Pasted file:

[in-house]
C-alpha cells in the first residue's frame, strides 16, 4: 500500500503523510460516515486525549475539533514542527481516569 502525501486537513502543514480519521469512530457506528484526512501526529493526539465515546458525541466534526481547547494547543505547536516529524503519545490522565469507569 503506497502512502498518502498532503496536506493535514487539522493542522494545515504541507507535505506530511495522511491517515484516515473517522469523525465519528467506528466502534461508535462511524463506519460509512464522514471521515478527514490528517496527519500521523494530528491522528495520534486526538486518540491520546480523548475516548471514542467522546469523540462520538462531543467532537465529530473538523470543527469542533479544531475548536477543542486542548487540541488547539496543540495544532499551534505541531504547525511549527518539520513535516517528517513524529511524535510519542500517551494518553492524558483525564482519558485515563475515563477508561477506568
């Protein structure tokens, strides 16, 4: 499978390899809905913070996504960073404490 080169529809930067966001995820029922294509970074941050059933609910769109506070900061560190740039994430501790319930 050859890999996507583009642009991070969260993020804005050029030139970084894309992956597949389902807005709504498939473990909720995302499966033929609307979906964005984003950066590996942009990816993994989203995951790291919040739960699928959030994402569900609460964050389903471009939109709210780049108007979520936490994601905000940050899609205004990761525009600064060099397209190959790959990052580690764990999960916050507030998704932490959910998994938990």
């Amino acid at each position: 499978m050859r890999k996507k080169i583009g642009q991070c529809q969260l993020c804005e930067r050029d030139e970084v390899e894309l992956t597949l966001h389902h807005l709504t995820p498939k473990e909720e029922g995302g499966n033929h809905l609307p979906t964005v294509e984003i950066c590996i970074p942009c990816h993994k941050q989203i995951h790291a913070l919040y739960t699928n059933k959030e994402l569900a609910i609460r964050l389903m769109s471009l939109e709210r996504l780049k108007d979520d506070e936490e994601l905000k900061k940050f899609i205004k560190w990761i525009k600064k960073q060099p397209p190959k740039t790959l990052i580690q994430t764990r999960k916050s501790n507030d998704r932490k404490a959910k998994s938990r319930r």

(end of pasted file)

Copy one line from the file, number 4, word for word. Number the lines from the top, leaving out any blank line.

């Amino acid at each position: 499978m050859r890999k996507k080169i583009g642009q991070c529809q969260l993020c804005e930067r050029d030139e970084v390899e894309l992956t597949l966001h389902h807005l709504t995820p498939k473990e909720e029922g995302g499966n033929h809905l609307p979906t964005v294509e984003i950066c590996i970074p942009c990816h993994k941050q989203i995951h790291a913070l919040y739960t699928n059933k959030e994402l569900a609910i609460r964050l389903m769109s471009l939109e709210r996504l780049k108007d979520d506070e936490e994601l905000k900061k940050f899609i205004k560190w990761i525009k600064k960073q060099p397209p190959k740039t790959l990052i580690q994430t764990r999960k916050s501790n507030d998704r932490k404490a959910k998994s938990r319930r």